De Beers and the diamond industry – Is the shine going off the stone?

De Beers and the diamond industry – Is the shine going off the stone?
From left: Pick n Pay is in the fight of its life. (Photo: Waldo Swiegers / Bloomberg via Getty Images); Trustco has lost its tussle with the JSE. (Graphic: Wikipedia); Diamonds are on their way to becoming luxury goods for incredibly wealthy people. (Photo: Unsplash / Edgar Soto); Calgro M3 has delivered a solid core performance.(Graphic: Facebook)

I’m sticking to my guns in the natural versus lab-grown diamond debate. A little while back, I wrote about how the diamond industry could be on the brink of a shake-up, similar to what the Swiss watchmaking scene faced a few decades ago in the so-called quartz crisis.

The latest news from De Beers hasn’t swayed my opinion one bit. Diamond sales are dipping with each sales cycle. De Beers is putting an extra $20-million into promoting natural diamonds and, believe me, it isn’t doing that because it wants to.

Consumers are under pressure and diamonds are expensive, especially as they are just the first act in a play about financial decimation, also known as planning a wedding. Younger generations are focused on experiences rather than material items, so many brides will happily accept a cheaper ring and a better honeymoon.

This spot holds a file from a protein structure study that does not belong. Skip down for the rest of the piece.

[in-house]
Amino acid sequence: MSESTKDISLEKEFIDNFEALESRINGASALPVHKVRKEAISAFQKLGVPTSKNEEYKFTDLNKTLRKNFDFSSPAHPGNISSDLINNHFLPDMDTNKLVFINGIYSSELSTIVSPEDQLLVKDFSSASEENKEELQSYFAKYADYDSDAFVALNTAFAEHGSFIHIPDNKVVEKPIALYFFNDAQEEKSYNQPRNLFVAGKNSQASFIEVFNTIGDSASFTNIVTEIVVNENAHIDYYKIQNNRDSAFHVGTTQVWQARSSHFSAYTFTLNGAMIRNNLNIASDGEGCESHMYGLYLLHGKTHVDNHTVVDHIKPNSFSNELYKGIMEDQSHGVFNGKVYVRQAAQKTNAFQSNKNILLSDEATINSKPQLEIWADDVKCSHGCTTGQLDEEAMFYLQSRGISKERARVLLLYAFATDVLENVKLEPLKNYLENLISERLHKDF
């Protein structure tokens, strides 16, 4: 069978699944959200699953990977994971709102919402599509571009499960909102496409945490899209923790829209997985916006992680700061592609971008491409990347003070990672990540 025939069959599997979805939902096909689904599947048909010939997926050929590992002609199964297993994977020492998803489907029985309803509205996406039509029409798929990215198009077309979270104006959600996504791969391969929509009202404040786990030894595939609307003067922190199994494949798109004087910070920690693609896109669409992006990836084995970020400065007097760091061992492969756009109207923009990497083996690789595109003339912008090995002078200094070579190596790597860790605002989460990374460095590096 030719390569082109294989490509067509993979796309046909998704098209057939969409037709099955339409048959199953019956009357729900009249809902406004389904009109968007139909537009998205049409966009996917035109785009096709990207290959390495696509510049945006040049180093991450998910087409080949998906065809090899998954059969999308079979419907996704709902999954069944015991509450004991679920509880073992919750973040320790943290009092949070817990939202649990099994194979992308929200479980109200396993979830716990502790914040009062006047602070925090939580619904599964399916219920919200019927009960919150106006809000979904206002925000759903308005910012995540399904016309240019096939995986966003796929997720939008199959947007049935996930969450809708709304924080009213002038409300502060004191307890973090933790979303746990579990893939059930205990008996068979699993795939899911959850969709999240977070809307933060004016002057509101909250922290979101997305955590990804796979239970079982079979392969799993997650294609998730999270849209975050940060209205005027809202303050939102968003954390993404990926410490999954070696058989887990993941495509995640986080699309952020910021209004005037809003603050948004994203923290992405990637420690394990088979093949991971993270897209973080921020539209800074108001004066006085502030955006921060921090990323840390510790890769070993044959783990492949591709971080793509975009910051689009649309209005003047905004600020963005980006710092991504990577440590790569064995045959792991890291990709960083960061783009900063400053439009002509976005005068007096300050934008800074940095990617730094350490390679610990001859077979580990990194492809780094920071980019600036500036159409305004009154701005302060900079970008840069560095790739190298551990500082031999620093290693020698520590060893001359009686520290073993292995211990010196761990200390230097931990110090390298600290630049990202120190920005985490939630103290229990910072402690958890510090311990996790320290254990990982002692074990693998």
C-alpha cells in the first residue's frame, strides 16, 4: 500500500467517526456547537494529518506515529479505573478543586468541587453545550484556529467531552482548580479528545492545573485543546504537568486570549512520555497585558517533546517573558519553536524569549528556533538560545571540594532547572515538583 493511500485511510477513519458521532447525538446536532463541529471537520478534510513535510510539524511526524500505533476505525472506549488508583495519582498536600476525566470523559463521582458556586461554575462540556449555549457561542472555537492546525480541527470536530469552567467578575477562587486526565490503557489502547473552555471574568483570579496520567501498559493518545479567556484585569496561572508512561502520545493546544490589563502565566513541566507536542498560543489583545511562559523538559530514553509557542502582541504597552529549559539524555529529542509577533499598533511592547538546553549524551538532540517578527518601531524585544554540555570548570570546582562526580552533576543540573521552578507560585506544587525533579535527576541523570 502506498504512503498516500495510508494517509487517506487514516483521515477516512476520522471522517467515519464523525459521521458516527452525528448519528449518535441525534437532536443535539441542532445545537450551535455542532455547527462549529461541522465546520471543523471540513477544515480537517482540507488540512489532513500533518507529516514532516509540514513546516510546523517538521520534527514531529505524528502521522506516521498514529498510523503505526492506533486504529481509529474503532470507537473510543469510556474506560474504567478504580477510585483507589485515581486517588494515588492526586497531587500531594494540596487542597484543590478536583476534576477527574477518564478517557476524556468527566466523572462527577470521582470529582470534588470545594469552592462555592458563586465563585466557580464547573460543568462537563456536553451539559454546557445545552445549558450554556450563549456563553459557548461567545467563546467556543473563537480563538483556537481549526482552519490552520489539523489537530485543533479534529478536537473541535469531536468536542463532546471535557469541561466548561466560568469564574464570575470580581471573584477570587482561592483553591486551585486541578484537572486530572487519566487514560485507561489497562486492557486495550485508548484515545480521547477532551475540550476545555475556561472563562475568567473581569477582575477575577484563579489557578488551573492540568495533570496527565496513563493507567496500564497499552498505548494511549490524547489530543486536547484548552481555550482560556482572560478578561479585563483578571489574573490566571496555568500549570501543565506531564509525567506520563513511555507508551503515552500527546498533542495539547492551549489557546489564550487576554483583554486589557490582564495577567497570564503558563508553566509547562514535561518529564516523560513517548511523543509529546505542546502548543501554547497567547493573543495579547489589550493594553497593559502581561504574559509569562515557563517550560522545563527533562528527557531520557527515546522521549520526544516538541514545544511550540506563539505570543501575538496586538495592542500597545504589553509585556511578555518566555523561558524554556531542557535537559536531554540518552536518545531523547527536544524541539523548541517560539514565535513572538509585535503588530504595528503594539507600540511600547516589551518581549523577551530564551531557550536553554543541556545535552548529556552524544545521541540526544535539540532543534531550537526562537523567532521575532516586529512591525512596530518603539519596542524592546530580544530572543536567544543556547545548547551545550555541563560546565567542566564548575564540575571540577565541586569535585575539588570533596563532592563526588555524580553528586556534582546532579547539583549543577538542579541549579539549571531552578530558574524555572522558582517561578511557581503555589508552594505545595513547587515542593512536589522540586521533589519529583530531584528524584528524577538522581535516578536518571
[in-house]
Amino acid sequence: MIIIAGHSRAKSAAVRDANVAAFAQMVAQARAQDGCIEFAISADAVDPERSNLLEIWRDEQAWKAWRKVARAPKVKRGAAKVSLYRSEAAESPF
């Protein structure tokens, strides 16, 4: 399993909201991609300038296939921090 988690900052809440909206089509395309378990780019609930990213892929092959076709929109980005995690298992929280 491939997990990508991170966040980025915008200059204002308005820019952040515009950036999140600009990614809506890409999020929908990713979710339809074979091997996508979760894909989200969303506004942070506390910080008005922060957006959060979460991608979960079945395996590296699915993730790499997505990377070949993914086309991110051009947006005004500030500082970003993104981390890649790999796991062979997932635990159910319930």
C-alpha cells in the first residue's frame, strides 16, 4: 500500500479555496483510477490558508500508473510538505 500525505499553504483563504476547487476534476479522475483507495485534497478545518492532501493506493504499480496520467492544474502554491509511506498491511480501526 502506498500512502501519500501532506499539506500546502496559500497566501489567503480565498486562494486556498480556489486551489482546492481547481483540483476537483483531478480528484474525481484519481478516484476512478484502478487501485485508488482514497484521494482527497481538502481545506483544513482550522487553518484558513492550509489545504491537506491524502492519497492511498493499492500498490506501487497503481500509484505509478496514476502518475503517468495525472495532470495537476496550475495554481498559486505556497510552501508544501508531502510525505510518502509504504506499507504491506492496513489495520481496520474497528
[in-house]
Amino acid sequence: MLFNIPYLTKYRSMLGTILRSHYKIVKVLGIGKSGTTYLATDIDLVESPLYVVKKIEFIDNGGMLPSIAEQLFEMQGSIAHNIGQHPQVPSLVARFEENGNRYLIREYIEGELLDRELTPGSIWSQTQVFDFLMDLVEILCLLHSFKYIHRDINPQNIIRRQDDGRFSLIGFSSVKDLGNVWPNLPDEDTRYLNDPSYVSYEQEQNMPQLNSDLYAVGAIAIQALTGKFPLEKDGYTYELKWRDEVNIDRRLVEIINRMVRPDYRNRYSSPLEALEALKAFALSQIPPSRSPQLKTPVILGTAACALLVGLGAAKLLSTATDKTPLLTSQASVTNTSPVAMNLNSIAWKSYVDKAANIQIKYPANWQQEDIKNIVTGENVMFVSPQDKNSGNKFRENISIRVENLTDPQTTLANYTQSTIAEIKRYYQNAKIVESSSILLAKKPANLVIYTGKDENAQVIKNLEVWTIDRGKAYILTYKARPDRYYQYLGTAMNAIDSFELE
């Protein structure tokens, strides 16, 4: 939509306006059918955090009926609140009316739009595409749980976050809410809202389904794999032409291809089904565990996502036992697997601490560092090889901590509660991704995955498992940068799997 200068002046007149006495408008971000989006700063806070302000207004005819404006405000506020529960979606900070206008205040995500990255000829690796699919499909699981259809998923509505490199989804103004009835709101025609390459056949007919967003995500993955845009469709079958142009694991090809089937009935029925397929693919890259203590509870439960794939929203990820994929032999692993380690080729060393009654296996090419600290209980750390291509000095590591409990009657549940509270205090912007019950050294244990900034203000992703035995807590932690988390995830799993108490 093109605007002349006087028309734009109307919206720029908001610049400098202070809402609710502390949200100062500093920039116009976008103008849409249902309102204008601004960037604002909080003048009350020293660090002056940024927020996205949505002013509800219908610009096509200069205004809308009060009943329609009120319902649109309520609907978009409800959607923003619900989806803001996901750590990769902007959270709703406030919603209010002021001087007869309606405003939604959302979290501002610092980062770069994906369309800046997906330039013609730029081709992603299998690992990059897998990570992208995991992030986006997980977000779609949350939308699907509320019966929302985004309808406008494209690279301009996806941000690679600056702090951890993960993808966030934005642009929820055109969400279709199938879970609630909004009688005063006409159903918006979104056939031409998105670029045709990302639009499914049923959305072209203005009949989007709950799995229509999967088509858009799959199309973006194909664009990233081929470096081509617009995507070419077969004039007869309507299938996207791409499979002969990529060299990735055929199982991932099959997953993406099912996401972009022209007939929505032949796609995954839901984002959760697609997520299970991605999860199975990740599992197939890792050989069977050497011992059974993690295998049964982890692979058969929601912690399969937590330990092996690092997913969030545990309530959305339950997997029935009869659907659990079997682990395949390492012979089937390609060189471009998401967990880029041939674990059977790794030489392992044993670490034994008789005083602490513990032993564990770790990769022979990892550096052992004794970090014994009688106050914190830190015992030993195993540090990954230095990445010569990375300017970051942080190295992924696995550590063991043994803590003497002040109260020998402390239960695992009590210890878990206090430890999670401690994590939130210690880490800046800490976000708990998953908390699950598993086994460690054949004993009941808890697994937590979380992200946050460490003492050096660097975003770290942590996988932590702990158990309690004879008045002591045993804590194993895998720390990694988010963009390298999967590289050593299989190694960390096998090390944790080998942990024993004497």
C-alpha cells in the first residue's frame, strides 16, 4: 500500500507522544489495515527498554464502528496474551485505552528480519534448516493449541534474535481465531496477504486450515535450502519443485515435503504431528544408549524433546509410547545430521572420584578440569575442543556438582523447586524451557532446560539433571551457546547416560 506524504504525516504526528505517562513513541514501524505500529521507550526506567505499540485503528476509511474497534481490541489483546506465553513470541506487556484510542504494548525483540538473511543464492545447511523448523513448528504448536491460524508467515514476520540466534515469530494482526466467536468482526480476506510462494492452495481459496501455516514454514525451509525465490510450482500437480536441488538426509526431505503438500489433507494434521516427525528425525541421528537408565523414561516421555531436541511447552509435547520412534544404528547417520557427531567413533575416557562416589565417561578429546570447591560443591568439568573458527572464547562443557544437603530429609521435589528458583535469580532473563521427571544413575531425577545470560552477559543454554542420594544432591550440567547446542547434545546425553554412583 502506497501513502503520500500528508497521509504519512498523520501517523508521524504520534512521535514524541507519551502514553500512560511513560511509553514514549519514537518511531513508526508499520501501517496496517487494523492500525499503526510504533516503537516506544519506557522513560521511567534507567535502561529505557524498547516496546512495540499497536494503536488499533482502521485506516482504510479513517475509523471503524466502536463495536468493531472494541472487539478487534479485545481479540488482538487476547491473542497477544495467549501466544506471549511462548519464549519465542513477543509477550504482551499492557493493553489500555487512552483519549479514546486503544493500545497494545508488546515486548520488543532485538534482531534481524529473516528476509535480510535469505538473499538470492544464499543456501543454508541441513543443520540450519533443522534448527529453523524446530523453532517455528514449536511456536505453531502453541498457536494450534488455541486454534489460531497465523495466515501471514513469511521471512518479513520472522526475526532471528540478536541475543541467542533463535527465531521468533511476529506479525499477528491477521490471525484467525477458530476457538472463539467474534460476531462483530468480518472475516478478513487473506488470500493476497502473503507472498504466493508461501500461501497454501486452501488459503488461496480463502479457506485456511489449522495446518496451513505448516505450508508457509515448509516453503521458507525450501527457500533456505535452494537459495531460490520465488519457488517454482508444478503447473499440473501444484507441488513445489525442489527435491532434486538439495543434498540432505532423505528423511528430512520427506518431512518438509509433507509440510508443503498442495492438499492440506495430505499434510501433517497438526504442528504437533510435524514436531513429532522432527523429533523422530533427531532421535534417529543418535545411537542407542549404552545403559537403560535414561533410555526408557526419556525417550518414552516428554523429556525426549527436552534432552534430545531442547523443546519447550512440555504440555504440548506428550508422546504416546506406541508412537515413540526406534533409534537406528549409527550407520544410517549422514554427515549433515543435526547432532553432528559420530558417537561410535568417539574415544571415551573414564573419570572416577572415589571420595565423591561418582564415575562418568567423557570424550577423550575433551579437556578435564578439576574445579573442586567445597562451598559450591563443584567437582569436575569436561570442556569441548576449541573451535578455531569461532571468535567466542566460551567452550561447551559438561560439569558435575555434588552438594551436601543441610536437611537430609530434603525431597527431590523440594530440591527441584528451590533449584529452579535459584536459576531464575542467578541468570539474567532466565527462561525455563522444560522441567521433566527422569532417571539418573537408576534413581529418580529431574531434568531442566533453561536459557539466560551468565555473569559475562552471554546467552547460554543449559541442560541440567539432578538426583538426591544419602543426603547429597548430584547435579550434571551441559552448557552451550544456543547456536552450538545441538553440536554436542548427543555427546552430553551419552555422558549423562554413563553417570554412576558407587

Who can blame them? Even the most seasoned gemologist really needs to  concentrate to spot the difference between lab-grown and nature’s finest. Plus, the lab-grown ones come with an ESG-friendly label, which is music to the ears of the younger generation.

At De Beers, rough diamond sales hit a low note at $200-million in cycle 8 of 2023. That’s a far cry from the $370-million in cycle 7 of the same year and barely 40% of what they managed in cycle 8 of 2022 ($508-million).

Diamonds are well on their way to becoming luxury goods for incredibly wealthy people. It’s going to be fascinating to see what this means for the economics of the industry.

Pick n Pay: chilly for Summers

The curtain isn’t quite coming down for Pick n Pay yet, but if you listen closely you might hear the plus-sized lady warming up. There’s a lot to be concerned about. The old joke of “gradually, and then suddenly” seems to apply here, because Shoprite, having pulled away for a decade, is now really putting the screws on Pick n Pay.

Just how bad is it? Well, Pick n Pay is now a loss-making business, and that’s before we consider the costs of power blackouts. That’s frightening. Ex-CEO Pieter Boone was the fall guy, paying the price for years of missteps that came before him.

The family is bringing in Sean Summers, who previously ran Pick n Pay when South Africa had a bustling economy. His fame for speeding in a Ferrari is a perfect summary of what South Africa was like when he was running the show. Goodness knows that times have changed.

In the 26 weeks ended 27 August, Pick n Pay South Africa could only grow by 0.3%. That’s shocking when you consider the rate of growth at Shoprite.